Knots and graphs
||It has been suggested that this article be merged into Knot (mathematics). (Discuss) Proposed since October 2011.|
This projection is generically regular, meaning that it is injective everywhere, except at a finite number of crossing points, which are the projections of only two points of the knot. Moreover, we require that the two directions at these points are not collinear, that is to say the two threads project to two different directions of the plane (resp. the sphere) at the crossing point. In this condition, choosing a projection side, one can completely encode the isotopy class of the knot by its regular projection by recording a simple over/under information at these crossings.
In graph theory terms, a regular projection of a knot, or knot diagram is thus a 4-valent planar graph with over/under decorated vertices.
Another interpretation of a knot diagram as a decorated planar graph is more easy to deal with: The projection decomposes the plane into connected components, the graph itself of dimension 1, and an infinite zone and components which are homeomorphic to disks, of dimension 2.
There is a way to attach a color, black or white, to all of these zones of dimension 2 in the following way: Choose the black color for the infinite zone, and at each crossing in turn, color the opposite zone in black. Proceed until every crossing has been taken into account. The Jordan curve theorem implies that this procedure is well defined. It is called the medial graph of the 4-valent original graph.
Then you define a planar graph whose vertices are the white zones and whose edges are associated with every crossing. The over/under patterns associated to the crossings are now decorating the edges with a simple sign +/- or left/right according to the local configuration: viewing an edge from any of its two incident vertices, one of the two threads, whether left or right, goes above and the other one goes below. A left edge can be encoded as a plain edge, a right edge as a dashed edge. Changing the chirality of all edges amounts to reflecting the knot in a mirror.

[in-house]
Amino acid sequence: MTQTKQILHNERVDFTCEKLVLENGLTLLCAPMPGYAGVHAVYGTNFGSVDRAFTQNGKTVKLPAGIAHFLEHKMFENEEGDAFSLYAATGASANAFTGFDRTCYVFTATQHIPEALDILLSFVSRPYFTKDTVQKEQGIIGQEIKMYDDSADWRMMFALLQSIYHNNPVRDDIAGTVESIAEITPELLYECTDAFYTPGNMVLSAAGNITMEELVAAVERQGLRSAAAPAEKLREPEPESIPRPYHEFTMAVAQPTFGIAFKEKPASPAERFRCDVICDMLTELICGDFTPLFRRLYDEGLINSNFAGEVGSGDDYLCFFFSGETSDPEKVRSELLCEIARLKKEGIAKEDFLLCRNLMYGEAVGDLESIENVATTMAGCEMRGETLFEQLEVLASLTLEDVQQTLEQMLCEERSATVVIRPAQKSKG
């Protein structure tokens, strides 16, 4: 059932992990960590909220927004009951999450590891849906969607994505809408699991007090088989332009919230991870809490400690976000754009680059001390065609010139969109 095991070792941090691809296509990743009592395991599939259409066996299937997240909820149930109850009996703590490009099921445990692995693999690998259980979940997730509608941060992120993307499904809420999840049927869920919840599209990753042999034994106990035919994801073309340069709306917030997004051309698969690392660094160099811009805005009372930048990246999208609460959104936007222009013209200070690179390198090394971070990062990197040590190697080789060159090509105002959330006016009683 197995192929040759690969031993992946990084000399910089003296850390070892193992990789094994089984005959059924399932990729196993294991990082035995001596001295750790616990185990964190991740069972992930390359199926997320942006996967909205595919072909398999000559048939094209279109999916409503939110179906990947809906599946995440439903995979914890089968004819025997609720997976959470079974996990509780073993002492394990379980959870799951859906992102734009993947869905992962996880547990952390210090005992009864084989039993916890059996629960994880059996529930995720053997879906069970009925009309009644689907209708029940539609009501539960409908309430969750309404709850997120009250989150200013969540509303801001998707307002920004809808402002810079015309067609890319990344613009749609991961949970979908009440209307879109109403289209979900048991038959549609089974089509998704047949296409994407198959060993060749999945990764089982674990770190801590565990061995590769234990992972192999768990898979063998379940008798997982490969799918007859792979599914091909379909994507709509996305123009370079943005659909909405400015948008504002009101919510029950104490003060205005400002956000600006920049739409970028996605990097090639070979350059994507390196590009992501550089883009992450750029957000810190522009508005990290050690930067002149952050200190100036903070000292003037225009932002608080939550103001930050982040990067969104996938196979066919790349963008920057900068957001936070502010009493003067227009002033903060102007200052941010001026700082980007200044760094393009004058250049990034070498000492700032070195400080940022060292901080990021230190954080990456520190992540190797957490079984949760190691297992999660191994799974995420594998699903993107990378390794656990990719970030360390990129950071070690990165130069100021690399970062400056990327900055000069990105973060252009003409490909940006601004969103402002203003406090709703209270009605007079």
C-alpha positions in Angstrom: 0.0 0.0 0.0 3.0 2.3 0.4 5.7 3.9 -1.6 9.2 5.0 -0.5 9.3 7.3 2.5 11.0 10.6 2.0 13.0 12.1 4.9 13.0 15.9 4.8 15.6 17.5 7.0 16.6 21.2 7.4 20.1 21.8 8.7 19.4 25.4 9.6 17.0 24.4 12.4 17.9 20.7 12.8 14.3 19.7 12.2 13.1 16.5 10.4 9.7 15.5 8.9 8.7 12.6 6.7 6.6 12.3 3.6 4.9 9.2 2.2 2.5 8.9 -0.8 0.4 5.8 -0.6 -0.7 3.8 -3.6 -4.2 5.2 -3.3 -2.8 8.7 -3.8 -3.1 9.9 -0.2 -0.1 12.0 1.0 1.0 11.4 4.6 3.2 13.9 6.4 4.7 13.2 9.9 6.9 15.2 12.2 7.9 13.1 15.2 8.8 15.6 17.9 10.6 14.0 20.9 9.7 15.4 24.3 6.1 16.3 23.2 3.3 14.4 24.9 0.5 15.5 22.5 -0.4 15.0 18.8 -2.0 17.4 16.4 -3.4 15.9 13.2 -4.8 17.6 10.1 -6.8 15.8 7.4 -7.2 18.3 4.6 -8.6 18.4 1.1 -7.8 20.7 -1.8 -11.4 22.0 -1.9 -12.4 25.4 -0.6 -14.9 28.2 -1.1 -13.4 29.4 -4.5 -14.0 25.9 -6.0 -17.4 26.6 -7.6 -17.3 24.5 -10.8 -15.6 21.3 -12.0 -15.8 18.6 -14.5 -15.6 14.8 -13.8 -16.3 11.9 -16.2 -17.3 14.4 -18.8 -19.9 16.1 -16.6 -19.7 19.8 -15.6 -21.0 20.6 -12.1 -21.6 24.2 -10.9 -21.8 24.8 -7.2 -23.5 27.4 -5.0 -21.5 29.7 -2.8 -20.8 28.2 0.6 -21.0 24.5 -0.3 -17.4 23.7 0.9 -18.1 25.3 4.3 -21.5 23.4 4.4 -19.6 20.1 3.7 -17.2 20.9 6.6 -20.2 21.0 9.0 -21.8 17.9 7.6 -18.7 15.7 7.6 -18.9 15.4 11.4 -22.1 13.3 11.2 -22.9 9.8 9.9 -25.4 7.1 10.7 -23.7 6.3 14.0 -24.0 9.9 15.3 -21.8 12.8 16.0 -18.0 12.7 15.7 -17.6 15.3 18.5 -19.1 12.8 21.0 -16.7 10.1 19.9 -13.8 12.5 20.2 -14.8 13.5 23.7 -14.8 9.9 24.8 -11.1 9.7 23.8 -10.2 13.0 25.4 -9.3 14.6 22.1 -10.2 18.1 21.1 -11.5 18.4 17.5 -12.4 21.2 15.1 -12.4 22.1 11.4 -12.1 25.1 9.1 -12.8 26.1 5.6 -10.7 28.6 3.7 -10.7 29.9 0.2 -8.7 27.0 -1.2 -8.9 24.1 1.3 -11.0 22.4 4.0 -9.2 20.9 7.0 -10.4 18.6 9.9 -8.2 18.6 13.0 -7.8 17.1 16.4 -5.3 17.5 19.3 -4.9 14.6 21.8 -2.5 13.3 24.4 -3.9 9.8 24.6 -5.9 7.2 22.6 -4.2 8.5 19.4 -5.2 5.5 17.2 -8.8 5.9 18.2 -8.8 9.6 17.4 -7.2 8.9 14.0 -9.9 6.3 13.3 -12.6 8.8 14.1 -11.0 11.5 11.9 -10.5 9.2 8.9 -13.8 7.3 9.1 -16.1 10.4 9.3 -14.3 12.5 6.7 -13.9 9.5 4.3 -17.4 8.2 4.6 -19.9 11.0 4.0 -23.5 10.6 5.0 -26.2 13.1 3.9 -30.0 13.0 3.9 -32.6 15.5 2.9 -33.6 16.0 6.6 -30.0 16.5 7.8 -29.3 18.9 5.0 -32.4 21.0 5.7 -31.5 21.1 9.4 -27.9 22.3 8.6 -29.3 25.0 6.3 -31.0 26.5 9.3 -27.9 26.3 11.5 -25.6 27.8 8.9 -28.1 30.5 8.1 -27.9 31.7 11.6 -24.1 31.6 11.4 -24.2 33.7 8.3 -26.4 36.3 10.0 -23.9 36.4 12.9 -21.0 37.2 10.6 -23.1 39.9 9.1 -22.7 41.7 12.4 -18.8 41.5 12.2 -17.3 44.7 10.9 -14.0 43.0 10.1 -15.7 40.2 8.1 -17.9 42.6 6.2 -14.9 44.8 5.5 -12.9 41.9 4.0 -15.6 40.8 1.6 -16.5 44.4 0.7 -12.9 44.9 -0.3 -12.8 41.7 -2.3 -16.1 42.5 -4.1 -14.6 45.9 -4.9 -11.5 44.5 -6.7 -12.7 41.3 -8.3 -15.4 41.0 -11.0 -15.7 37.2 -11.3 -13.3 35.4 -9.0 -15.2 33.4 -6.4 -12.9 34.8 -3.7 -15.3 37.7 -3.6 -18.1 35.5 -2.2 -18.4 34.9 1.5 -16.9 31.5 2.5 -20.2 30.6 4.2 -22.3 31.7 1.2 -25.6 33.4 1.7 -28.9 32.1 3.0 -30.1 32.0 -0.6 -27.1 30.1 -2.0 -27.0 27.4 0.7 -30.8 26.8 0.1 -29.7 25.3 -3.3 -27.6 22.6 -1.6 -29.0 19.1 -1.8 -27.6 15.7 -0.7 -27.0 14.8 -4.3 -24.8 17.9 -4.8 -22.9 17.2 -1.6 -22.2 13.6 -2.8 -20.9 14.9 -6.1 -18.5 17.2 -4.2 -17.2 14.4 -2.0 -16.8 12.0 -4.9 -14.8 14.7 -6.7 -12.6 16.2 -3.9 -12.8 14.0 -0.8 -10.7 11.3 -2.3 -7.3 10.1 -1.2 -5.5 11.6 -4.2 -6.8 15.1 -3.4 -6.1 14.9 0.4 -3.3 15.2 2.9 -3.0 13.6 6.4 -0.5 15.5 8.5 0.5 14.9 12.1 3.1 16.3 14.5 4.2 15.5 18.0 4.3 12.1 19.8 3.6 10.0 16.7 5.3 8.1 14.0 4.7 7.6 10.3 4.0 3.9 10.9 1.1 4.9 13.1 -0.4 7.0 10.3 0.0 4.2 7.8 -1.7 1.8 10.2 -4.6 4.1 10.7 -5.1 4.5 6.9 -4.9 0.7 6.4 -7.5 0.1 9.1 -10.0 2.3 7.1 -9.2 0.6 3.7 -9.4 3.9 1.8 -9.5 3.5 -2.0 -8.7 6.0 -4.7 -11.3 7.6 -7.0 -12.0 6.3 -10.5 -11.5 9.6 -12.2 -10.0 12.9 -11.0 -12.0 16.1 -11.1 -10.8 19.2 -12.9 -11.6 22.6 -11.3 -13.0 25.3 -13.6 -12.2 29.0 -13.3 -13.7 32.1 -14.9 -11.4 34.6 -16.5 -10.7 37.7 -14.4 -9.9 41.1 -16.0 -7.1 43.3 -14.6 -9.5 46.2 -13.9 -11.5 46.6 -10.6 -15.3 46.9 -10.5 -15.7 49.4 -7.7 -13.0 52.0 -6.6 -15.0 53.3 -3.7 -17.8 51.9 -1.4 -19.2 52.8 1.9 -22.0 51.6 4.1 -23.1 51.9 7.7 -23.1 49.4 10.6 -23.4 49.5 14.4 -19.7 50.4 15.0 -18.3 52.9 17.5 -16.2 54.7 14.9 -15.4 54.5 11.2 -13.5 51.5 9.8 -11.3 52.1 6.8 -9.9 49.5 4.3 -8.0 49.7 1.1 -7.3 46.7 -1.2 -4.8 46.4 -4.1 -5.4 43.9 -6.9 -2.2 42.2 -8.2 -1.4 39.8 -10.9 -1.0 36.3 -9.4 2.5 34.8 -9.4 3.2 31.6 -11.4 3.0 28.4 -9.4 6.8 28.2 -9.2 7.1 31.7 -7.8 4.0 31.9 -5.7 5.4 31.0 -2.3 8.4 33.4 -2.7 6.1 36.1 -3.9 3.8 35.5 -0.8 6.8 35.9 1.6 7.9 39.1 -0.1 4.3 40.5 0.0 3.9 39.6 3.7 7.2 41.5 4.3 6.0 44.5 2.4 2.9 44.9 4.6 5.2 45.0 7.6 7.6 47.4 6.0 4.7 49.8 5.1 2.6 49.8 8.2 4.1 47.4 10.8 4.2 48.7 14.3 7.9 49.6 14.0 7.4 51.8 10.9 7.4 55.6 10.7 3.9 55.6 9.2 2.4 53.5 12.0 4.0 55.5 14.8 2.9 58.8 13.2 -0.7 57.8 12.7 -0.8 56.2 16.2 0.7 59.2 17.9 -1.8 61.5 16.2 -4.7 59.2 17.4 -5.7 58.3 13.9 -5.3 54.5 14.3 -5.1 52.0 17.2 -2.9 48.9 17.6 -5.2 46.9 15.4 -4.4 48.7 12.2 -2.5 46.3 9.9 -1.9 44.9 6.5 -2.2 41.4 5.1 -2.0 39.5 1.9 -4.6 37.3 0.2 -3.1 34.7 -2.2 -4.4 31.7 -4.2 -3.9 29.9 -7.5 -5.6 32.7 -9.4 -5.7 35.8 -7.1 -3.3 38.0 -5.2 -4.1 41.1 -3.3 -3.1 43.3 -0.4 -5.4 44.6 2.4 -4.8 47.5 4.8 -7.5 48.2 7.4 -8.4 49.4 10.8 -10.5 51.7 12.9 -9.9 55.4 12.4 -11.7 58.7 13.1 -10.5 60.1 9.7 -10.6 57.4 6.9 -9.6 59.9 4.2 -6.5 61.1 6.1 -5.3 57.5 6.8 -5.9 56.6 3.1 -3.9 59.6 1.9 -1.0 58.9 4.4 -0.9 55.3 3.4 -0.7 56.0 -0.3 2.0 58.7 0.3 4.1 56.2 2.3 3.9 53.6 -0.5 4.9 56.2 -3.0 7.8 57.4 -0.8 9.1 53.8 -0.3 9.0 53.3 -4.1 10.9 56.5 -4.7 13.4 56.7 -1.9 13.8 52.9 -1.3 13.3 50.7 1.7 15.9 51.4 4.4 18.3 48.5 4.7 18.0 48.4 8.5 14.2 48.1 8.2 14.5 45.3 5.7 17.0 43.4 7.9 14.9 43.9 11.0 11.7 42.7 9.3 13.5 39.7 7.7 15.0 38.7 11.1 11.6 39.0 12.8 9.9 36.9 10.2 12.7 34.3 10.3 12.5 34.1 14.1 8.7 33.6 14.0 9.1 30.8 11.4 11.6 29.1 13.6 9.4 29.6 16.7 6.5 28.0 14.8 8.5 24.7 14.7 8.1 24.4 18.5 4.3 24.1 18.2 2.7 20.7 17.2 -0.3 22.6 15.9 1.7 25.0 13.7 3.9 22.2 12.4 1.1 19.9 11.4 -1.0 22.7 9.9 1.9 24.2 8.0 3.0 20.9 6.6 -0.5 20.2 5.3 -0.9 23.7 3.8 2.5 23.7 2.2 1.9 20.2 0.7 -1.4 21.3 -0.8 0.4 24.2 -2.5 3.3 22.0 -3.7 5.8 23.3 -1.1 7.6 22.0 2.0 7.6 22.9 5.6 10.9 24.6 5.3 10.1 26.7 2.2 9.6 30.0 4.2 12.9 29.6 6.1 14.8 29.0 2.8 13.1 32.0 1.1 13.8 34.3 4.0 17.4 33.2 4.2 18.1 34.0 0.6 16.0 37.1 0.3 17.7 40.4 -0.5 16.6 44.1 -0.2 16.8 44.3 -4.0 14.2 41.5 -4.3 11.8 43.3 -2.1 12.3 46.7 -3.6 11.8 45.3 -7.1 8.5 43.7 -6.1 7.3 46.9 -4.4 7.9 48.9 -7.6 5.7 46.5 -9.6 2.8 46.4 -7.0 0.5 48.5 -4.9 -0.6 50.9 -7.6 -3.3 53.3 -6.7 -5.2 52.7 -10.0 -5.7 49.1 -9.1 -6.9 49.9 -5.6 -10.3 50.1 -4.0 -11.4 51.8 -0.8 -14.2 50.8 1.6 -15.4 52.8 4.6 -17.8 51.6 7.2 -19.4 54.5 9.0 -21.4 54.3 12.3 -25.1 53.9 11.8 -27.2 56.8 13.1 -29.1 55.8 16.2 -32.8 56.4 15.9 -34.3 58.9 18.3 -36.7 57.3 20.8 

We have thus constructed, for each knot diagram, a planar graph with "signed" edges associated to every crossing; the type of crossing that takes place at the middle of each edge is determined by the left/right sign of that edge.
The Reidemeister moves can be translated in this language: two edge-signed planar graphs are associated with the same knot if and only if you can go from one to the next by a series of Reidemeister moves.
Linkless and knotless embedding
In two dimensions, only the planar graphs may be embedded into the Euclidean plane without crossings, but in three dimensions, any undirected graph may be embedded into space without crossings. However, a spatial analogue of the planar graphs is provided by the graphs with linkless embeddings and knotless embeddings. A linkless embedding is an embedding of the graph with the property that any two cycles are unlinked; a knotless embedding is an embedding of the graph with the property that any single cycle is unknotted. The graphs that have linkless embeddings have a forbidden graph characterization involving the Petersen family, a set of seven graphs that are intrinsically linked: no matter how they are embedded, some two cycles will be linked with each other. A full characterization of the graphs with knotless embeddings is not known, but the complete graph K7 is one of the minimal forbidden graphs for knotless embedding: no matter how K7 is embedded, it will contain a cycle that forms a trefoil knot.
- Entrelacs.net tutorial
- Robertson, Neil; Seymour, Paul; Thomas, Robin (1993), "A survey of linkless embeddings", in Robertson, Neil; Seymour, Paul, Graph Structure Theory: Proc. AMS–IMS–SIAM Joint Summer Research Conference on Graph Minors, Contemporary Mathematics 147, American Mathematical Society, pp. 125–136.
- Ramirez Alfonsin, J. L. (1999), "Spatial graphs and oriented matroids: the trefoil", Discrete and Computational Geometry 22 (1): 149–158, doi:10.1007/PL00009446.